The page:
noun, noun phrase
The sprocket on the rear wheel of a bicycle.
Example usage: I will need to replace the rear sprocket on my bike.
Most used in: Cycling communities around the world.
Most used by: Experienced cyclists and bike mechanics.
Comedy Value: 2/10
What is a Rear Sprocket?
A rear sprocket, also known as a rear cog, is a sprocket wheel that is connected to the rear wheel of a bicycle. It is a key component of the bike's drivetrain, and helps to propel the bike forward. The size of the rear sprocket determines how much resistance the rider will feel when pedaling. The size of the sprocket is usually measured in teeth, with larger sprockets having more teeth.
In addition to providing resistance, the sprocket also helps to determine the gear ratio of the bike. Gear ratios are important because they affect how much speed the bike can achieve. Generally, higher gear ratios result in faster speeds, while lower gear ratios result in slower speeds.
Rear sprockets are available in a variety of sizes and materials. Common sizes range from 16 teeth to 24 teeth, with larger sprockets being used for mountain biking and smaller sprockets for road cycling. Most rear sprockets are made of metal, though some are made of plastic or composite materials.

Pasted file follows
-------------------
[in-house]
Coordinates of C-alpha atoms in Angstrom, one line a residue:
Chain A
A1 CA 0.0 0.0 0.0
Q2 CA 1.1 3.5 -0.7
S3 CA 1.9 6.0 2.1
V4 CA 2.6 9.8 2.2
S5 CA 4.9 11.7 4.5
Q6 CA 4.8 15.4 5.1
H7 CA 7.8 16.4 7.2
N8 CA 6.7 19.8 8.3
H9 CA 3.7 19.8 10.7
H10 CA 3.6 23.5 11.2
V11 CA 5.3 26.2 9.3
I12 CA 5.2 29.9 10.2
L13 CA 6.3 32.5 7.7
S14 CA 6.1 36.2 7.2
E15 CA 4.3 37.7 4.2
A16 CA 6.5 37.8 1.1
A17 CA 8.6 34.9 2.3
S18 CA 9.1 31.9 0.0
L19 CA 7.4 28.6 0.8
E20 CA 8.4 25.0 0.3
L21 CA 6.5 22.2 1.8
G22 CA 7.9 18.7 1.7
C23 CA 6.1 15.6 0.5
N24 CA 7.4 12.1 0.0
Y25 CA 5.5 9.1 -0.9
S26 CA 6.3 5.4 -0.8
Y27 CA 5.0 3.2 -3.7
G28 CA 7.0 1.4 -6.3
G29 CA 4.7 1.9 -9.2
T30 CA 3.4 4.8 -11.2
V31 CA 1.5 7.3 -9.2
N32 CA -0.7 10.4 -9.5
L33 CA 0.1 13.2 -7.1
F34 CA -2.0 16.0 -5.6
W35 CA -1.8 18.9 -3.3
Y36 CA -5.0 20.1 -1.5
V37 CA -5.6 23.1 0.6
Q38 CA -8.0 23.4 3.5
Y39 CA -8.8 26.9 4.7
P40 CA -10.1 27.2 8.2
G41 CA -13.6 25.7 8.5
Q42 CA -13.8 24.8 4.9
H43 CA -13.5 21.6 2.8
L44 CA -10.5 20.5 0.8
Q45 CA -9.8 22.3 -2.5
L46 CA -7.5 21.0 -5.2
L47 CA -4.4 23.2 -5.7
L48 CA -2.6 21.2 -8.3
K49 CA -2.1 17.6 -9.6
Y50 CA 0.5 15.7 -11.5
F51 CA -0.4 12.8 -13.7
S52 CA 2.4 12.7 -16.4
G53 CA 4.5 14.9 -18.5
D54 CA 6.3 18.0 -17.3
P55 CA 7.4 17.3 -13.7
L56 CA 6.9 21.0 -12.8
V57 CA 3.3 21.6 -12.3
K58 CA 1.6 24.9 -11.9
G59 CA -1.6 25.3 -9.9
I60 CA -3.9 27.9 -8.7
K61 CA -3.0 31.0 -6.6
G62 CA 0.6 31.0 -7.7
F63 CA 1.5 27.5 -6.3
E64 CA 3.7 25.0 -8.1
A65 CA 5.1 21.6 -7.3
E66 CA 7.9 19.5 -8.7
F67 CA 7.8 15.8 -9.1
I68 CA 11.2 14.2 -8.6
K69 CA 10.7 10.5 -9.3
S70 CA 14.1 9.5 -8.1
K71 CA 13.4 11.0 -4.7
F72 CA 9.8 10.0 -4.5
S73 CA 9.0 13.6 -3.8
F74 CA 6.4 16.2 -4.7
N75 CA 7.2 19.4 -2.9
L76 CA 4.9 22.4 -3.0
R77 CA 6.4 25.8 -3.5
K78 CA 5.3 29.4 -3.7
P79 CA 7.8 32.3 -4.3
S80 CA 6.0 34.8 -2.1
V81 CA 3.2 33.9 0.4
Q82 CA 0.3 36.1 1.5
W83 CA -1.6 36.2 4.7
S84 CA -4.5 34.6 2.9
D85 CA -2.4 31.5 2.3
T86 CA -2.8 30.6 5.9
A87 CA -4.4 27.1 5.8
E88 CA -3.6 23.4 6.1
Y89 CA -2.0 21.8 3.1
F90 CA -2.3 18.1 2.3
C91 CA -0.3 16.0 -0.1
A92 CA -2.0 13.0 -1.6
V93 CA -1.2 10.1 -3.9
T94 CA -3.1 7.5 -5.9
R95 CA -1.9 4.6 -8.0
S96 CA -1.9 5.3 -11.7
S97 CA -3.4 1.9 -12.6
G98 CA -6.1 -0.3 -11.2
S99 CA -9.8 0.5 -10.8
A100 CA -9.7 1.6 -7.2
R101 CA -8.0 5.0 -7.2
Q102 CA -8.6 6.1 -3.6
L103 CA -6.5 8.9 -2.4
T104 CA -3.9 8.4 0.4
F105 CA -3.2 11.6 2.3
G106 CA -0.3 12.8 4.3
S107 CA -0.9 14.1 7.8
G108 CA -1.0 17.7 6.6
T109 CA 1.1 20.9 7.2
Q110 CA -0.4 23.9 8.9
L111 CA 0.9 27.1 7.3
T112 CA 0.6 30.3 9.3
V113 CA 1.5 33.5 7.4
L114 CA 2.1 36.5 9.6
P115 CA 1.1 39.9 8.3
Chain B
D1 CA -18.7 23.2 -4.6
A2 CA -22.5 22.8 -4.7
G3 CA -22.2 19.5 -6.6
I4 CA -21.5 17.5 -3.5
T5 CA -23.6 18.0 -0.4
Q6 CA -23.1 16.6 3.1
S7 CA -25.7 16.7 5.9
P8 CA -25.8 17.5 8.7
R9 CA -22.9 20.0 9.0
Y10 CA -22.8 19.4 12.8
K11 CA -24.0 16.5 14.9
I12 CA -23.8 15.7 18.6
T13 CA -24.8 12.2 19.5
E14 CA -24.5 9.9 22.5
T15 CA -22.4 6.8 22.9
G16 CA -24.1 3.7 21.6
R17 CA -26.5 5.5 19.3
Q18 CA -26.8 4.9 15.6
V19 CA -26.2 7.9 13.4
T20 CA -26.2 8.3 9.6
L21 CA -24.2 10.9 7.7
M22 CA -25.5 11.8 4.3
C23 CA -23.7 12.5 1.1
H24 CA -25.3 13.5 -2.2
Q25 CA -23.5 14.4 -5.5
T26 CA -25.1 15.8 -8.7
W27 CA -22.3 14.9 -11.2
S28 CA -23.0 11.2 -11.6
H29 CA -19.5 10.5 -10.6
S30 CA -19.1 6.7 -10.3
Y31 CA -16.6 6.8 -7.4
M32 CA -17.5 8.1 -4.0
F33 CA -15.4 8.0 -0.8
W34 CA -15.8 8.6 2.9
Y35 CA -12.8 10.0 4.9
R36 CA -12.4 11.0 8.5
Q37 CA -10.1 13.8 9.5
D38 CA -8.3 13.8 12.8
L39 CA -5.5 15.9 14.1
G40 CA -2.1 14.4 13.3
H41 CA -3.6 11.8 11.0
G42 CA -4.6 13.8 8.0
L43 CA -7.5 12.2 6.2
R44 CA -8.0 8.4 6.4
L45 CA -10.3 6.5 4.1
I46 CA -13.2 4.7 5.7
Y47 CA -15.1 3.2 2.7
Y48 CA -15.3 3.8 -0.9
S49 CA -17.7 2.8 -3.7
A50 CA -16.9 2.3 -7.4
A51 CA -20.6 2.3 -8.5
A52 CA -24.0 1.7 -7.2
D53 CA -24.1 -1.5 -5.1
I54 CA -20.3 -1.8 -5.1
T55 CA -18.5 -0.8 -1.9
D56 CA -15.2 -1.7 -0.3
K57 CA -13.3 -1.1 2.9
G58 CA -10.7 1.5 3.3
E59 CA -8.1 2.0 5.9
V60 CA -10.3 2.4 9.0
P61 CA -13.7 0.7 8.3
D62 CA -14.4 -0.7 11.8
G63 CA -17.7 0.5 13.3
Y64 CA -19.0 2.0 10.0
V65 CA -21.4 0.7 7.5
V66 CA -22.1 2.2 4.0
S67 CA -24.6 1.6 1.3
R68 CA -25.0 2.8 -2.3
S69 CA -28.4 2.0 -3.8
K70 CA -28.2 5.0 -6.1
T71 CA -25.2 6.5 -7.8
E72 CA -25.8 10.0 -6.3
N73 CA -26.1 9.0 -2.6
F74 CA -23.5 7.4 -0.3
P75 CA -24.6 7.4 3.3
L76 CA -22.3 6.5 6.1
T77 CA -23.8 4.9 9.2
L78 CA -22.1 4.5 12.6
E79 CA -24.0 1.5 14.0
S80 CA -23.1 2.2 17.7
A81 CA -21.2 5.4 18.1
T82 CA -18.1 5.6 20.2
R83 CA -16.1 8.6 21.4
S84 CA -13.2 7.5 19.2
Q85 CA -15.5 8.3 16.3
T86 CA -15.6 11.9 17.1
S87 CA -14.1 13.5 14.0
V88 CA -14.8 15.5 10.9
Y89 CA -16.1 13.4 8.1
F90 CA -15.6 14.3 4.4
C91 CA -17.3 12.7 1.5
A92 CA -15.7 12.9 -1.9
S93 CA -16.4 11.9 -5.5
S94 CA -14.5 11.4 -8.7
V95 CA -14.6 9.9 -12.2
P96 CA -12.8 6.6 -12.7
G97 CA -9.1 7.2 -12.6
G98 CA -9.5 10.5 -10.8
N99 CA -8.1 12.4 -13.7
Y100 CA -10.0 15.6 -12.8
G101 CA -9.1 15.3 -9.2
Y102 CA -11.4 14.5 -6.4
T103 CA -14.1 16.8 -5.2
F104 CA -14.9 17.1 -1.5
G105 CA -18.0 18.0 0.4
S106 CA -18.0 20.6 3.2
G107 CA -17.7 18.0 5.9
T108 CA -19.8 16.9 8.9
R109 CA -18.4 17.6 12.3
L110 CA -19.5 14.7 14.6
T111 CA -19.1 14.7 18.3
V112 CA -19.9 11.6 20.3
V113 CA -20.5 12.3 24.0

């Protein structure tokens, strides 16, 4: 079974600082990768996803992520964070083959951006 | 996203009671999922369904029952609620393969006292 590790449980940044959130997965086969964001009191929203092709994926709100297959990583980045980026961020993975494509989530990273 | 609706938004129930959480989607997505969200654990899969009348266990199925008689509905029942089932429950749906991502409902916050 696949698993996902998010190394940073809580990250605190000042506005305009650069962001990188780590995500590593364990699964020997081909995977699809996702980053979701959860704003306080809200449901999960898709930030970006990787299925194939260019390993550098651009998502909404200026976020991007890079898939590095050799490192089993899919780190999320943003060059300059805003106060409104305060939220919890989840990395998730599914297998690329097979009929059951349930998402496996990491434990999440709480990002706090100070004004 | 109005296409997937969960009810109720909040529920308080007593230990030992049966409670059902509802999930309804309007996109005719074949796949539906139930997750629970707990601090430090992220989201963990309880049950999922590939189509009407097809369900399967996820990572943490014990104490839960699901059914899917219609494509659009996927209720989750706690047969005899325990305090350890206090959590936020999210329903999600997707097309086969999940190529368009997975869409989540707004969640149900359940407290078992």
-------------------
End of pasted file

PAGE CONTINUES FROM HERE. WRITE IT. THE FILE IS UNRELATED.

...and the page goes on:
Rear sprockets are a key component of any cyclist's bike, and can greatly affect the performance of the bike. It is important to choose the right size and material for the job, as this will determine the bike's speed and resistance. By understanding the role that rear sprockets play, cyclists can choose the right sprocket for their needs..
The Origin of the Cycling Term 'Rear Sprocket'
The earliest known use of the term 'Rear Sprocket' dates back to the late 19th century in England. At the time, bicycles were just starting to become popular and were being outfitted with a variety of different components. One of these components was a sprocket, which was a wheel with teeth designed to transfer power from the pedals to the rear wheel.
The term 'Rear Sprocket' was first used to refer to the sprocket that was connected to the rear wheel. This term was used to differentiate it from the front sprocket, which was connected to the crankset and powered the pedals. The term quickly gained popularity among cyclists and is still used today as a way to refer to the sprocket that is connected to the rear wheel.
The term 'Rear Sprocket' has been in use since the late 19th century and is still used today to refer to the sprocket that is connected to the rear wheel of a bicycle. It is a term that has been used by cyclists for over a century and is a vital part of the cycling vernacular.